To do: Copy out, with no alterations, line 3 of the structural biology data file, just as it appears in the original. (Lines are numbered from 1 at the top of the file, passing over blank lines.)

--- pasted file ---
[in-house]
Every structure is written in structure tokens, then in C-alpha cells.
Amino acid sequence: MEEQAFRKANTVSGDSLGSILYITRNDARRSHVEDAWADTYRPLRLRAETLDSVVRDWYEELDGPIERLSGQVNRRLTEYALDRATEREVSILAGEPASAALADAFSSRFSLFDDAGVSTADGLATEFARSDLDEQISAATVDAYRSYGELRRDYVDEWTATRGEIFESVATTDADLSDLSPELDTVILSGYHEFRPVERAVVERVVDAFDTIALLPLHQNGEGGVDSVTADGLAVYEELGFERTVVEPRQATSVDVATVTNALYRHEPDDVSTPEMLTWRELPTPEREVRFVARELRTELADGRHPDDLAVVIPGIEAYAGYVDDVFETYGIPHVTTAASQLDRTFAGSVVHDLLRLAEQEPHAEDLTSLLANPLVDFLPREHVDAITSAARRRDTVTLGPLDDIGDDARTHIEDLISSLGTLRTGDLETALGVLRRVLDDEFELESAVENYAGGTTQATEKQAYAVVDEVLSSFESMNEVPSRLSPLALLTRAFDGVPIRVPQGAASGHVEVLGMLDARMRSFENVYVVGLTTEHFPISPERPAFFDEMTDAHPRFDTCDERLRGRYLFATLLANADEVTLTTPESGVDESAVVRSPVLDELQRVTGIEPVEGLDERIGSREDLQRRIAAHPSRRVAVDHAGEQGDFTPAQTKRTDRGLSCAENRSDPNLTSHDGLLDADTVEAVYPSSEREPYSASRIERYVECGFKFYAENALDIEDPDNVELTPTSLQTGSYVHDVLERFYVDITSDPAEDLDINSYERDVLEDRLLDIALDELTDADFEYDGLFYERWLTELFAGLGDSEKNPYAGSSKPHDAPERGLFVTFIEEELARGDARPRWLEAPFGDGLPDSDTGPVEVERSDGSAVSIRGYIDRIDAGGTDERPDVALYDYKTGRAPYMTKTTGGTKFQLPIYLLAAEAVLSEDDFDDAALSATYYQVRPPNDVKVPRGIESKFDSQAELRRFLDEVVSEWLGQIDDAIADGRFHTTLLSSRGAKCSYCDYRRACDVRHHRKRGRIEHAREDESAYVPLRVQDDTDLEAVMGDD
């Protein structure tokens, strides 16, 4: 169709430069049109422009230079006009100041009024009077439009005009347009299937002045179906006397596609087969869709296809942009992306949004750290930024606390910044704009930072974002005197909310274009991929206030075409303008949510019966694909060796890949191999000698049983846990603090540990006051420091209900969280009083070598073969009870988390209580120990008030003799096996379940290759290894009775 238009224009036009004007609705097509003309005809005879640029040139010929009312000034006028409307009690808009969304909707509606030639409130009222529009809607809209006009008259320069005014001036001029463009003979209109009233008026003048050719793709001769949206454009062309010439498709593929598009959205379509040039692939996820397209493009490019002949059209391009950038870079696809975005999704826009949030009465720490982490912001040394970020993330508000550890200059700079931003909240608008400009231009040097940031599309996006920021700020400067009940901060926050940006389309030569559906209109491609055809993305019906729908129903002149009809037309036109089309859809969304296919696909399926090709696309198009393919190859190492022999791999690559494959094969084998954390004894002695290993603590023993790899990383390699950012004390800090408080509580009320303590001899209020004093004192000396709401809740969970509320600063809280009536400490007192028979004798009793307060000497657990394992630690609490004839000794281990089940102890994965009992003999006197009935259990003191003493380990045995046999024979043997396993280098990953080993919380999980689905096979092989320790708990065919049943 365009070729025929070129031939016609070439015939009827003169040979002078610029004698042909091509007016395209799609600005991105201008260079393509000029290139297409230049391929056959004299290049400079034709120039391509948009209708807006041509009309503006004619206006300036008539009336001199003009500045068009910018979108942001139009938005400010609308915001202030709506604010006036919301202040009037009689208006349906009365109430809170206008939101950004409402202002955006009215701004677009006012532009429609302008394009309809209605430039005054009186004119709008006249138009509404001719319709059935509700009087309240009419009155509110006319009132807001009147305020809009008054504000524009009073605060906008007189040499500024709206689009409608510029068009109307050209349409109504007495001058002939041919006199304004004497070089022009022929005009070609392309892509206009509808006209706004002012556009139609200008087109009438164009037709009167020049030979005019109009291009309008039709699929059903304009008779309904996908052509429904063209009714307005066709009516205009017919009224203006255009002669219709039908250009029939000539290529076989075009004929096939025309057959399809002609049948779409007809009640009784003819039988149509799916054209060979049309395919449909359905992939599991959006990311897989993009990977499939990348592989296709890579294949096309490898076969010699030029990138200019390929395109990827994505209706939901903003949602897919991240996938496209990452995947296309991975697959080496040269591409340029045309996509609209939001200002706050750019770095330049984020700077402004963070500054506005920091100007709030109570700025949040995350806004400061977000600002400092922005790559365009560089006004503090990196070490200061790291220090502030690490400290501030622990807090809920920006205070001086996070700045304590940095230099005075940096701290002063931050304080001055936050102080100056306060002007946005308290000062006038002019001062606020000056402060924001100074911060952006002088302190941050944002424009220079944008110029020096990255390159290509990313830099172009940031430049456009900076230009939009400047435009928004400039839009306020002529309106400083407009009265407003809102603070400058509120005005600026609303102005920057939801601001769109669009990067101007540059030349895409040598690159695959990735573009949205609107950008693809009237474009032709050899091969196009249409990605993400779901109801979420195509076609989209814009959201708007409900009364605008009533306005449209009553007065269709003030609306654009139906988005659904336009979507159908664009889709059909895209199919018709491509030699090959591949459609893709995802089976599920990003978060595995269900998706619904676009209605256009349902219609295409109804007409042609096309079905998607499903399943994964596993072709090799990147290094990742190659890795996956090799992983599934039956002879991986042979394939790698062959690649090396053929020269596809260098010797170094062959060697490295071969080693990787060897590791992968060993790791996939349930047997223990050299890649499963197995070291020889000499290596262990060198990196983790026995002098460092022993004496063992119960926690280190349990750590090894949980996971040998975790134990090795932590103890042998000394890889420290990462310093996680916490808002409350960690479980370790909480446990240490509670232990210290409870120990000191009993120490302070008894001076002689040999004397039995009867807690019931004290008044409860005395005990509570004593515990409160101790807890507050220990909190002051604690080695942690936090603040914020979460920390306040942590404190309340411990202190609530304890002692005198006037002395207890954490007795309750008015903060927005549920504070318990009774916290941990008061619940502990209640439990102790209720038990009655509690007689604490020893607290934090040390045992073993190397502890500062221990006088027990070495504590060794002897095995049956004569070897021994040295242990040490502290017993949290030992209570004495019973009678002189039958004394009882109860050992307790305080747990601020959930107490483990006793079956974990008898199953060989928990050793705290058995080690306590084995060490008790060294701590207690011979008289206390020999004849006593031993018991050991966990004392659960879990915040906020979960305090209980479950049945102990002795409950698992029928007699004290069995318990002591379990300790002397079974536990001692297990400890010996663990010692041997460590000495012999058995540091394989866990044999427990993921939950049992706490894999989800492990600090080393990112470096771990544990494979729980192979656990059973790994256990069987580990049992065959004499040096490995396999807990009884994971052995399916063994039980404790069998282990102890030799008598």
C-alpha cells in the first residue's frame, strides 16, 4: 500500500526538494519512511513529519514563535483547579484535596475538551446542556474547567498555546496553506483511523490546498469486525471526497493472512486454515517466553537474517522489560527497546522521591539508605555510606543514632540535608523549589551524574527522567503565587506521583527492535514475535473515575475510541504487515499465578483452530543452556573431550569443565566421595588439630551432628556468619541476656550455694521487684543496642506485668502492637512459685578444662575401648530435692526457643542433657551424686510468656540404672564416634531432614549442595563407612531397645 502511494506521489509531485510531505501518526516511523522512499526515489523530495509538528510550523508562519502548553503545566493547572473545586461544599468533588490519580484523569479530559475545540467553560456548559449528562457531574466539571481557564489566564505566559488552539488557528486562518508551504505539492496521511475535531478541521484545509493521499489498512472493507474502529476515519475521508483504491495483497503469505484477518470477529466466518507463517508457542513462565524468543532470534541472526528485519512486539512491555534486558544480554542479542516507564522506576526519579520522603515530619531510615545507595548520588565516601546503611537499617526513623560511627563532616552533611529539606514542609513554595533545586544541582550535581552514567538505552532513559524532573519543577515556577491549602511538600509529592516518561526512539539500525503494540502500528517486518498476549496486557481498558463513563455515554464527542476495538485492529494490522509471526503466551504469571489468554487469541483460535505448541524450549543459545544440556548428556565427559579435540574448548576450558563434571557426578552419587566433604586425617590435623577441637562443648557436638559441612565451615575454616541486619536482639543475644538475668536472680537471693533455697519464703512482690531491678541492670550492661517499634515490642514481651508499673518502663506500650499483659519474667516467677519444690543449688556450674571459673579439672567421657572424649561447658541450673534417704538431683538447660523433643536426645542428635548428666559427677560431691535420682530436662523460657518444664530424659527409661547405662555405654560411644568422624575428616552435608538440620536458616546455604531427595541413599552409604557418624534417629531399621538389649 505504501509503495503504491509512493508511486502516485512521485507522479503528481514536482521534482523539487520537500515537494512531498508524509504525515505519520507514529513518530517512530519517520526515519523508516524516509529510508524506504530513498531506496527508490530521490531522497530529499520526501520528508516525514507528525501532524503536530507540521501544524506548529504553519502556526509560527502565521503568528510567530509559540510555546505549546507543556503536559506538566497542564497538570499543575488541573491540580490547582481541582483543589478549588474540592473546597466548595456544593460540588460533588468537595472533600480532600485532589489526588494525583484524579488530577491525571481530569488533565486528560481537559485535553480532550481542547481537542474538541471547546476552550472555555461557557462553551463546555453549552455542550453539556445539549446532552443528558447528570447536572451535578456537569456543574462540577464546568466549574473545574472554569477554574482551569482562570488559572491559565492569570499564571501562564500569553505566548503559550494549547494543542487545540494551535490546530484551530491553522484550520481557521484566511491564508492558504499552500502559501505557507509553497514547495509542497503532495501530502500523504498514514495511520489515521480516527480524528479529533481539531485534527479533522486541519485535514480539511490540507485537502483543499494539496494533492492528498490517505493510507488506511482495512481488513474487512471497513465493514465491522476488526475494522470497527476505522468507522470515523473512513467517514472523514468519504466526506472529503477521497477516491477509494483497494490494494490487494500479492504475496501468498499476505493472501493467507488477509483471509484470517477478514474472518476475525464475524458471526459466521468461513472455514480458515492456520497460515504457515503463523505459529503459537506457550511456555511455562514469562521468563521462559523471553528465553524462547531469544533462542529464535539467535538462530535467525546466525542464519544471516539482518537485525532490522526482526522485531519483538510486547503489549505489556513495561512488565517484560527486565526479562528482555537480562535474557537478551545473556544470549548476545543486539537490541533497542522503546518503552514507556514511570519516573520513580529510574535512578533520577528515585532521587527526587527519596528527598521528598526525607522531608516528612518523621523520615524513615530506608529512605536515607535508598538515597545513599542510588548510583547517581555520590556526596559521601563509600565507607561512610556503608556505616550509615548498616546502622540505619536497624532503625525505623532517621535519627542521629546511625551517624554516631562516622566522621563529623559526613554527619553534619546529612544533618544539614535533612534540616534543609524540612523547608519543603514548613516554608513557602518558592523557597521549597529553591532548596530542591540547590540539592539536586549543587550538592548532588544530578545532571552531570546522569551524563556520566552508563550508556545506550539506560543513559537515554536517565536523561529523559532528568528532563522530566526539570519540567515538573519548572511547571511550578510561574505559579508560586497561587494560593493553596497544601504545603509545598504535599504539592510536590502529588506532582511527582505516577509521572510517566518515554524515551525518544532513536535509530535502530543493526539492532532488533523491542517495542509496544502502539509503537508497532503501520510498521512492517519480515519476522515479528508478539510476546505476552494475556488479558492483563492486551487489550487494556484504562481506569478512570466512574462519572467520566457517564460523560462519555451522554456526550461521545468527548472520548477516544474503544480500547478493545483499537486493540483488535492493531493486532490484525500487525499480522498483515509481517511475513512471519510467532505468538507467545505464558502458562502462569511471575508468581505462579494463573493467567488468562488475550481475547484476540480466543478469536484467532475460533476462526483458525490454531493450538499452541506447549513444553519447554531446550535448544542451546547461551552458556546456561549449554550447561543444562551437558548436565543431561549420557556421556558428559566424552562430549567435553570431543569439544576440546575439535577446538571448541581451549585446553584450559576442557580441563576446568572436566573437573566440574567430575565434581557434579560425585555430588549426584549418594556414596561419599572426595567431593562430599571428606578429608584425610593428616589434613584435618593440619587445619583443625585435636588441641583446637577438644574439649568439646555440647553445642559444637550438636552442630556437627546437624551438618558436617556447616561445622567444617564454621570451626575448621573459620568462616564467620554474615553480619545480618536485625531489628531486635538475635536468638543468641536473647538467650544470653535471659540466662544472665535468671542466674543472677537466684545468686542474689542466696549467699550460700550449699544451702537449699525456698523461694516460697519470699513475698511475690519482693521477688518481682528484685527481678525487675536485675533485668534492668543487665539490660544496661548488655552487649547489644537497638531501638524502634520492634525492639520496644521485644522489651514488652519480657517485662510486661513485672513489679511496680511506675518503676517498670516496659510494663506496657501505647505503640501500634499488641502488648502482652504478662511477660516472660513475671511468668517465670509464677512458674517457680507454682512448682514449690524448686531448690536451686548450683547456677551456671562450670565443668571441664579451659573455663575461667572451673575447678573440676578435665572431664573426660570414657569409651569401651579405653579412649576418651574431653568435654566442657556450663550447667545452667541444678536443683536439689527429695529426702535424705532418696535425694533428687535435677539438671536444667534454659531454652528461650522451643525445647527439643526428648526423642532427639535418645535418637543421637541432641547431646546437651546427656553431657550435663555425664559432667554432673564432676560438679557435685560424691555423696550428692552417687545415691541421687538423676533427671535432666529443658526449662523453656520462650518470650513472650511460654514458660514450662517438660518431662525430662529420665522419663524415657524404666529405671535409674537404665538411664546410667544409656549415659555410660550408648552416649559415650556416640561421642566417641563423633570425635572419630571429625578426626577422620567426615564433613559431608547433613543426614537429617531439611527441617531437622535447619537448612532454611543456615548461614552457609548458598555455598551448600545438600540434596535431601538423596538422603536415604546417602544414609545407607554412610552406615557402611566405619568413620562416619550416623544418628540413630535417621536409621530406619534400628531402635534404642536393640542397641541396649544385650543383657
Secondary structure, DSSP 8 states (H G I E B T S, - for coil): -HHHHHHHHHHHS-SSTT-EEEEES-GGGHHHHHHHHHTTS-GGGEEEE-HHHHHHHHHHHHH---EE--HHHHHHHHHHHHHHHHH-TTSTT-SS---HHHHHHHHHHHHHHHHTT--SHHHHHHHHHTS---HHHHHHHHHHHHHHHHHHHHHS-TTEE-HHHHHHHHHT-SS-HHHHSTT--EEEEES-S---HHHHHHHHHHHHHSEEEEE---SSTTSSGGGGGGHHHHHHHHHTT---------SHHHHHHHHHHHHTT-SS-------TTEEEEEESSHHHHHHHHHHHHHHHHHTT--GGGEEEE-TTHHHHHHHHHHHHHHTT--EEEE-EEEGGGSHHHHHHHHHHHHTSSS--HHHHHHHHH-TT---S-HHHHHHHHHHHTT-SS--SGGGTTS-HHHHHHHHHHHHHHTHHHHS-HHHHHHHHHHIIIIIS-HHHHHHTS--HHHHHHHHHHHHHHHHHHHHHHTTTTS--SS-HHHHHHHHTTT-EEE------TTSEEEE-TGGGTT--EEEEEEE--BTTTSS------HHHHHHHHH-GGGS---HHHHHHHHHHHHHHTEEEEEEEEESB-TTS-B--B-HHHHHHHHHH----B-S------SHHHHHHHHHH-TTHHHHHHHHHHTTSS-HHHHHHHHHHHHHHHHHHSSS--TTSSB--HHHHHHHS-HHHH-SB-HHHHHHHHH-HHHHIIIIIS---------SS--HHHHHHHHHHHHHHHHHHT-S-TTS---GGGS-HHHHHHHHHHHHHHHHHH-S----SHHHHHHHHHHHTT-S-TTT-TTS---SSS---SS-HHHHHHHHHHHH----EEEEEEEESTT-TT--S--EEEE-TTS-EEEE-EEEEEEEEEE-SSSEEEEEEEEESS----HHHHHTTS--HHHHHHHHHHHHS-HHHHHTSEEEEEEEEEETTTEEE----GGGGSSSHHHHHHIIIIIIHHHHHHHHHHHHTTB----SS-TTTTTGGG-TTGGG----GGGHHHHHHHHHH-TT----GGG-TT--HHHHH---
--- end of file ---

Amino acid sequence: MEEQAFRKANTVSGDSLGSILYITRNDARRSHVEDAWADTYRPLRLRAETLDSVVRDWYEELDGPIERLSGQVNRRLTEYALDRATEREVSILAGEPASAALADAFSSRFSLFDDAGVSTADGLATEFARSDLDEQISAATVDAYRSYGELRRDYVDEWTATRGEIFESVATTDADLSDLSPELDTVILSGYHEFRPVERAVVERVVDAFDTIALLPLHQNGEGGVDSVTADGLAVYEELGFERTVVEPRQATSVDVATVTNALYRHEPDDVSTPEMLTWRELPTPEREVRFVARELRTELADGRHPDDLAVVIPGIEAYAGYVDDVFETYGIPHVTTAASQLDRTFAGSVVHDLLRLAEQEPHAEDLTSLLANPLVDFLPREHVDAITSAARRRDTVTLGPLDDIGDDARTHIEDLISSLGTLRTGDLETALGVLRRVLDDEFELESAVENYAGGTTQATEKQAYAVVDEVLSSFESMNEVPSRLSPLALLTRAFDGVPIRVPQGAASGHVEVLGMLDARMRSFENVYVVGLTTEHFPISPERPAFFDEMTDAHPRFDTCDERLRGRYLFATLLANADEVTLTTPESGVDESAVVRSPVLDELQRVTGIEPVEGLDERIGSREDLQRRIAAHPSRRVAVDHAGEQGDFTPAQTKRTDRGLSCAENRSDPNLTSHDGLLDADTVEAVYPSSEREPYSASRIERYVECGFKFYAENALDIEDPDNVELTPTSLQTGSYVHDVLERFYVDITSDPAEDLDINSYERDVLEDRLLDIALDELTDADFEYDGLFYERWLTELFAGLGDSEKNPYAGSSKPHDAPERGLFVTFIEEELARGDARPRWLEAPFGDGLPDSDTGPVEVERSDGSAVSIRGYIDRIDAGGTDERPDVALYDYKTGRAPYMTKTTGGTKFQLPIYLLAAEAVLSEDDFDDAALSATYYQVRPPNDVKVPRGIESKFDSQAELRRFLDEVVSEWLGQIDDAIADGRFHTTLLSSRGAKCSYCDYRRACDVRHHRKRGRIEHAREDESAYVPLRVQDDTDLEAVMGDD